The Royal Schiphol Group has announced that from 1st January 2018 all airports of the Schiphol Group will run 100% on sustainable energy in the Netherlands. The announcement came after the Royal Schiphol Group and energy firm Eneco joined hands for this venture.
Enco will supply 220 GWh of clean power per annum for the next 15 years to the four airports namely Amsterdam Airport Schiphol, Rotterdam The Hague Airport, Eindhoven Airport, and Lelystad Airport.
In the initial phase, Enco will supply energy to these airports partly from the existing renewable energy sources. But eventually the company will build new wind farms and from the year 2020, power will be supplied solely from these newly built wind farms to these four airports. Autena wind project at Vianen (which has three Nordex N131 3MW turbines) will be the first of the newer wind farms built exclusively for supplying power to the airports and will be operational from January 2018.
It’s a well-documented and accepted fact that airplanes contribute heavily to world carbon dioxide emissions, so do the airports! Amsterdam’s Schiphol Airport, which is the world’s 12th busiest airport consumes about 175 million Kilowatt hours of energy per annum and that too coming from fossil fuels. Having energy efficient airports and running on renewables is really a good beginning in addressing the air travel’s growing, carbon footprint. Netherlands is not the first country which has taken this step, 41% of energy consumption at the George Airport in South Africa is from solar energy. Today, across the world more than 100 airports produce at least some percentage of their energy from solar power.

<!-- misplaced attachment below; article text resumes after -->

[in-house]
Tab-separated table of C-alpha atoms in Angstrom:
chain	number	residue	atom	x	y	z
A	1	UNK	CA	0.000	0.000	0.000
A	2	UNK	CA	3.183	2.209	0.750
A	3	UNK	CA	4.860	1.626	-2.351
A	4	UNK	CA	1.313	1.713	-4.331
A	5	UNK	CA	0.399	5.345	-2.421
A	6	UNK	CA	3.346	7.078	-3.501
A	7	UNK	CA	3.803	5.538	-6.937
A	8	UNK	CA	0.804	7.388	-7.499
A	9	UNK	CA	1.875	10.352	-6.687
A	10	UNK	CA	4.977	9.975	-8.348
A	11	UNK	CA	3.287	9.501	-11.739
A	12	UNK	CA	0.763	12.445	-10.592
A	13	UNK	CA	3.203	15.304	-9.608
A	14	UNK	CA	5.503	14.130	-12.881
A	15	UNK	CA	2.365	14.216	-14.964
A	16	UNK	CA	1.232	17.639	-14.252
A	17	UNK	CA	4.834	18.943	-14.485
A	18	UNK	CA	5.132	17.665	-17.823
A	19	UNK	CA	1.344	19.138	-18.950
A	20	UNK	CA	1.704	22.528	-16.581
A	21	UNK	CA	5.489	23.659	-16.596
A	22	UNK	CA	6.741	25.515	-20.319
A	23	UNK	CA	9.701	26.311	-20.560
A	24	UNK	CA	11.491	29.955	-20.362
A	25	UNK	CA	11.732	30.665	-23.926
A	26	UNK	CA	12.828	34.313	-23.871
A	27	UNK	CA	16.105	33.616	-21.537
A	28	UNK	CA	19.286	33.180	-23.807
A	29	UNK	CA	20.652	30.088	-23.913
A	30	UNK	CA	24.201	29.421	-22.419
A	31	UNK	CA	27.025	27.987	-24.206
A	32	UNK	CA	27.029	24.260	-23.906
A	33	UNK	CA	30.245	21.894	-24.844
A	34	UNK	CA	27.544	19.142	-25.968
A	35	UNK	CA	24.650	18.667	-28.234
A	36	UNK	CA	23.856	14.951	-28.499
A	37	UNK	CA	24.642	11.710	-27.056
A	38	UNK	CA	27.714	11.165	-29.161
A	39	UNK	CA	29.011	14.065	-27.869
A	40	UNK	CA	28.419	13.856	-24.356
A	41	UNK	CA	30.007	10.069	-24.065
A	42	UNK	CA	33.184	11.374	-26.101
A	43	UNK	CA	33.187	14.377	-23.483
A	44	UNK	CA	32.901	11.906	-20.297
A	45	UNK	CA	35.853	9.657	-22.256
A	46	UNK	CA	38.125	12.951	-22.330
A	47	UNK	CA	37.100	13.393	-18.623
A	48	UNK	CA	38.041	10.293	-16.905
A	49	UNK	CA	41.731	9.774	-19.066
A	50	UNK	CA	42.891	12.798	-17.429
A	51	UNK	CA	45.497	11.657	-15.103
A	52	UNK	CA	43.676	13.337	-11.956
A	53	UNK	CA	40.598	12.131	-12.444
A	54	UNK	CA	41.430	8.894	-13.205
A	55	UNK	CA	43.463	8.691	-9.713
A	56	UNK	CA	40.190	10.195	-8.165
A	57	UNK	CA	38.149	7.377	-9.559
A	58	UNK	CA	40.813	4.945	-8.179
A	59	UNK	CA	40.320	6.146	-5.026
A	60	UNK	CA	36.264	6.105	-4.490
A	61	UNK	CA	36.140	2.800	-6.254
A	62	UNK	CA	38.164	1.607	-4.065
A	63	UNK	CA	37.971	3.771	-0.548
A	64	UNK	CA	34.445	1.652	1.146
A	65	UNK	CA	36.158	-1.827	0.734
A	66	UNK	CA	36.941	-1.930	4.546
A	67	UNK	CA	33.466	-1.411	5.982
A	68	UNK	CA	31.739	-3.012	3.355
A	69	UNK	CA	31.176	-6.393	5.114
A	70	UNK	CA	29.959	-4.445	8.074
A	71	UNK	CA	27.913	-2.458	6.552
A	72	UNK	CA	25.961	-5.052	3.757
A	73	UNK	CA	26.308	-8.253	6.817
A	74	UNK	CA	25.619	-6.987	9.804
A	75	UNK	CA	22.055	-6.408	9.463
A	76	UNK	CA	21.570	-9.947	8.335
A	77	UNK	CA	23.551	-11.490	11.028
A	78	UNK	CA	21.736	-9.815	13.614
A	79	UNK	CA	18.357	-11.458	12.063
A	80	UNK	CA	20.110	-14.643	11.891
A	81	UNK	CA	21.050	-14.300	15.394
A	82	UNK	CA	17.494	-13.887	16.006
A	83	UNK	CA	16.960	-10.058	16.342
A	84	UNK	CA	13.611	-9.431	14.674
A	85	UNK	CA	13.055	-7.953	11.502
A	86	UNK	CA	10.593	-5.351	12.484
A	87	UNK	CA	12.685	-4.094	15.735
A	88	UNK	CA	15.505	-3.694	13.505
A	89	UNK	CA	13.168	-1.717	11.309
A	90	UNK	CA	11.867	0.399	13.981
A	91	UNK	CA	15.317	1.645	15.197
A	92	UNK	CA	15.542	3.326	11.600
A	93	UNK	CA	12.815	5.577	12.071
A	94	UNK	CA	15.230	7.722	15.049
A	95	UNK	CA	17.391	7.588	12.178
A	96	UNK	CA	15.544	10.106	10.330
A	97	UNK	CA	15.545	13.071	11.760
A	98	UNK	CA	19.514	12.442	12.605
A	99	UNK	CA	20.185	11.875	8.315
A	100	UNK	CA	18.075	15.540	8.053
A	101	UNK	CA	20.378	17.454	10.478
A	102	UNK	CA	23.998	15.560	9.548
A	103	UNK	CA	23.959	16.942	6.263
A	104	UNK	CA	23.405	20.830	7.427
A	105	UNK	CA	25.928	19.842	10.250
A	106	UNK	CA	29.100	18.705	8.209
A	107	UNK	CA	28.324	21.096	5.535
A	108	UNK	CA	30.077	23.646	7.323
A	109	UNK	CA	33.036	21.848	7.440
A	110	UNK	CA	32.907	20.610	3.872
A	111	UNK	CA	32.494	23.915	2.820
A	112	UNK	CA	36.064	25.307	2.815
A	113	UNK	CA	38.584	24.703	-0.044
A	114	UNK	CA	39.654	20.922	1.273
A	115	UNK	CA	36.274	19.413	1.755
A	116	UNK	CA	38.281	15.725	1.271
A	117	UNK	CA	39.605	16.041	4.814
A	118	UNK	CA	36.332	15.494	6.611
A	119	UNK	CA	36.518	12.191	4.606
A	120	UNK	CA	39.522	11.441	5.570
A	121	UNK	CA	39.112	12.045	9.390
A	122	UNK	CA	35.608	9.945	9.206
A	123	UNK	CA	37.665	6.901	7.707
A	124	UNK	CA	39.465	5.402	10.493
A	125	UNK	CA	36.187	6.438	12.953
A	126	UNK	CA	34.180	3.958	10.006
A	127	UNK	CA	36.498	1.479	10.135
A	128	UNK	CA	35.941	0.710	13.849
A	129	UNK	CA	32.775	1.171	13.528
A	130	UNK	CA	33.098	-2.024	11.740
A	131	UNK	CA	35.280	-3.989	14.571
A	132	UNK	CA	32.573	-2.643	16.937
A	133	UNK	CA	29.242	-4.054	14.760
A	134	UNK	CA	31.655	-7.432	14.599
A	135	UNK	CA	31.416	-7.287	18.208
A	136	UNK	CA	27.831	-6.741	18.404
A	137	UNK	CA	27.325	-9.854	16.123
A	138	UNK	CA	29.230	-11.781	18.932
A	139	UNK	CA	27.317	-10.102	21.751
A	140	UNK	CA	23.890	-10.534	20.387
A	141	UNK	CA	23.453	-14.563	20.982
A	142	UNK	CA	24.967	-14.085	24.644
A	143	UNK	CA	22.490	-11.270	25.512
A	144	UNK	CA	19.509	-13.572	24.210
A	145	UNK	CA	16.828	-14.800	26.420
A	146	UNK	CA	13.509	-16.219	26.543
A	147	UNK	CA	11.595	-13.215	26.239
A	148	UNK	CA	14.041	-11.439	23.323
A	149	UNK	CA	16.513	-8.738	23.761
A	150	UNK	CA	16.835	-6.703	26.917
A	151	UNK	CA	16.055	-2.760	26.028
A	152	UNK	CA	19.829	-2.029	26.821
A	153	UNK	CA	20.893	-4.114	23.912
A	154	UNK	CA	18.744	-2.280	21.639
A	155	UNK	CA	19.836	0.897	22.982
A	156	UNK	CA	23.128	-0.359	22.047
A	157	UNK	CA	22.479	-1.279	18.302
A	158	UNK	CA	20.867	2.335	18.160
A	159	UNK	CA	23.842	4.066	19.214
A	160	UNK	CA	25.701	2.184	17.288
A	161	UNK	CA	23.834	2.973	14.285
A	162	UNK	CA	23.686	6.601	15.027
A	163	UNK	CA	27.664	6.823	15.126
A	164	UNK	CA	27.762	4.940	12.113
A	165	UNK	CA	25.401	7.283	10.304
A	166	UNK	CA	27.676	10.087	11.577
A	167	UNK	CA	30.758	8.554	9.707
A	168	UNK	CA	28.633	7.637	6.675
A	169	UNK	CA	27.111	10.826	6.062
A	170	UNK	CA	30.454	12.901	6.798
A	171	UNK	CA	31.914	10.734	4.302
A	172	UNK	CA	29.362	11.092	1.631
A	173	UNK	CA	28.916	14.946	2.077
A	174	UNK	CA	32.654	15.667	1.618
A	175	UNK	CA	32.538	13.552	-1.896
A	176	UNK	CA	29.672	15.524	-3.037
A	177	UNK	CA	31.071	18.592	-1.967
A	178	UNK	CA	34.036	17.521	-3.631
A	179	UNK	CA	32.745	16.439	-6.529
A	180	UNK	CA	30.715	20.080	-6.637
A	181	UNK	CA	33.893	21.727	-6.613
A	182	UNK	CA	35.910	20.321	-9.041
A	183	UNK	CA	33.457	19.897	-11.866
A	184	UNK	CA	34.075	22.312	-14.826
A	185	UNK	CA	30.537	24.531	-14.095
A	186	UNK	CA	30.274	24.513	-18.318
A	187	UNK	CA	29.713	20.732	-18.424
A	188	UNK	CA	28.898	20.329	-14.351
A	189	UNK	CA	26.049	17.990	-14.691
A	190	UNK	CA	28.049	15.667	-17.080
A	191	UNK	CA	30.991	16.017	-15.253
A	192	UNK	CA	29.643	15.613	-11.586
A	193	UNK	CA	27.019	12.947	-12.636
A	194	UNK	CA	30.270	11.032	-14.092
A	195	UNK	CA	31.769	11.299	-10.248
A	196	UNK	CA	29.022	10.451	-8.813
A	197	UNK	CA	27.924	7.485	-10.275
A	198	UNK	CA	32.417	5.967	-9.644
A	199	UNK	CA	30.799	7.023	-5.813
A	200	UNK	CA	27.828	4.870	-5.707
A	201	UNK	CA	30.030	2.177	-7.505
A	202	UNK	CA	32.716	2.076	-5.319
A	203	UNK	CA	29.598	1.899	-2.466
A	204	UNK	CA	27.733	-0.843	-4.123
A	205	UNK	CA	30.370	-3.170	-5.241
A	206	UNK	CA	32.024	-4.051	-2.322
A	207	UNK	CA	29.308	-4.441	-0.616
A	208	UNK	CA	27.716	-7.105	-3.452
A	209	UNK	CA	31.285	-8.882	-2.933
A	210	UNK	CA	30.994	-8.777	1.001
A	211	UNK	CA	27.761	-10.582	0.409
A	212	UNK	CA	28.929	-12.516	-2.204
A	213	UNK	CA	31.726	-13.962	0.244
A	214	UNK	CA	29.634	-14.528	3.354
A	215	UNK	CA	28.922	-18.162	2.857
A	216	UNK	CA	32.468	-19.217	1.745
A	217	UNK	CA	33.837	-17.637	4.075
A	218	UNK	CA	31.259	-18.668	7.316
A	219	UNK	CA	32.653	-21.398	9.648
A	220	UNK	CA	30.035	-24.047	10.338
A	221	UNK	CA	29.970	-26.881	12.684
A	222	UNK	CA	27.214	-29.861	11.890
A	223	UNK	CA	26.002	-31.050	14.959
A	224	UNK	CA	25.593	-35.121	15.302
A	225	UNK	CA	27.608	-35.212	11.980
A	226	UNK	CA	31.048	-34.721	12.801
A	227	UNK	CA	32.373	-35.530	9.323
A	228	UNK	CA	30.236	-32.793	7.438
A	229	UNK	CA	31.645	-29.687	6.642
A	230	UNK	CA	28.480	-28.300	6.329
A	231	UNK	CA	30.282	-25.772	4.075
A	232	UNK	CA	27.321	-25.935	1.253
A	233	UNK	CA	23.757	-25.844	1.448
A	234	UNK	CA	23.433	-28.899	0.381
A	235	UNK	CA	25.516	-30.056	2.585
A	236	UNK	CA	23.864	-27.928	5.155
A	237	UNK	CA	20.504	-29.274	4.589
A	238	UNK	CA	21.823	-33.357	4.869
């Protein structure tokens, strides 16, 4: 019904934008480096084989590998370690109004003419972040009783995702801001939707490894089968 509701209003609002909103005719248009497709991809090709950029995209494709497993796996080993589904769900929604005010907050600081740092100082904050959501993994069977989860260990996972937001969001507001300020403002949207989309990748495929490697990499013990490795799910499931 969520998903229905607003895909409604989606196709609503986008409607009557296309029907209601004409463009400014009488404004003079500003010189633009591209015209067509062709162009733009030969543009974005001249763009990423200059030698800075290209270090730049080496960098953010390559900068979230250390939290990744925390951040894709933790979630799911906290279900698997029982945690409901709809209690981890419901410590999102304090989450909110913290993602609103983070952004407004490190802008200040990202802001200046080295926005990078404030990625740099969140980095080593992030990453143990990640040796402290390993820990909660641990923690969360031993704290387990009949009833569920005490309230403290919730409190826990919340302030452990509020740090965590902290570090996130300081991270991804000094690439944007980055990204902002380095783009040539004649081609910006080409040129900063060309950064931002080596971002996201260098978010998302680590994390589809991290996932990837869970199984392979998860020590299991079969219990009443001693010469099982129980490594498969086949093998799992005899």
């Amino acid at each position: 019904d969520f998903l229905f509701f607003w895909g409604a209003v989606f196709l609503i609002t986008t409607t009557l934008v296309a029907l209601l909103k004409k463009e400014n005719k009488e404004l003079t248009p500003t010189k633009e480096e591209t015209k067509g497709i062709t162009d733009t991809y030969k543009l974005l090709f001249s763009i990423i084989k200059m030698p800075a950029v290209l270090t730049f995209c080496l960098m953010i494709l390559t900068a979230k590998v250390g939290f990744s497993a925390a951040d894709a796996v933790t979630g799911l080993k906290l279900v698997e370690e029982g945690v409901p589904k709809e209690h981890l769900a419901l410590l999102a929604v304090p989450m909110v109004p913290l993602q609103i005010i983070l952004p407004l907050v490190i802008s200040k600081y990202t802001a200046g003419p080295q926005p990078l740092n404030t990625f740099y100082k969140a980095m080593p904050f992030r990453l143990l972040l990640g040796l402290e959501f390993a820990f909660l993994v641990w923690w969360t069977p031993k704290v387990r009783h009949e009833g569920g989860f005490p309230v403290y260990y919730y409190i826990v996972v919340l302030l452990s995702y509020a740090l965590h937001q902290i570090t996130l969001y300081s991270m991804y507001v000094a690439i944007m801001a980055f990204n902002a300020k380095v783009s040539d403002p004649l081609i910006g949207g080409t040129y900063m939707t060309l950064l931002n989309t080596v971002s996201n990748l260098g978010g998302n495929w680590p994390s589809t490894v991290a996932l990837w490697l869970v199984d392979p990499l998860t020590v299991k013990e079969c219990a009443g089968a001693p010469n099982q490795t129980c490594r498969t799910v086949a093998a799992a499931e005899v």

Netherlands has really bold plans when it comes to renewable energy. The country has set a goal to have zero greenhouse gas emissions by 2050 and is set to 16% of its energy needs to be met through sustainable sources by 2023. In the month of June 2017, Netherlands proudly announced that 100% of its trains have started running on renewable energy, a full year ahead of the targeted date.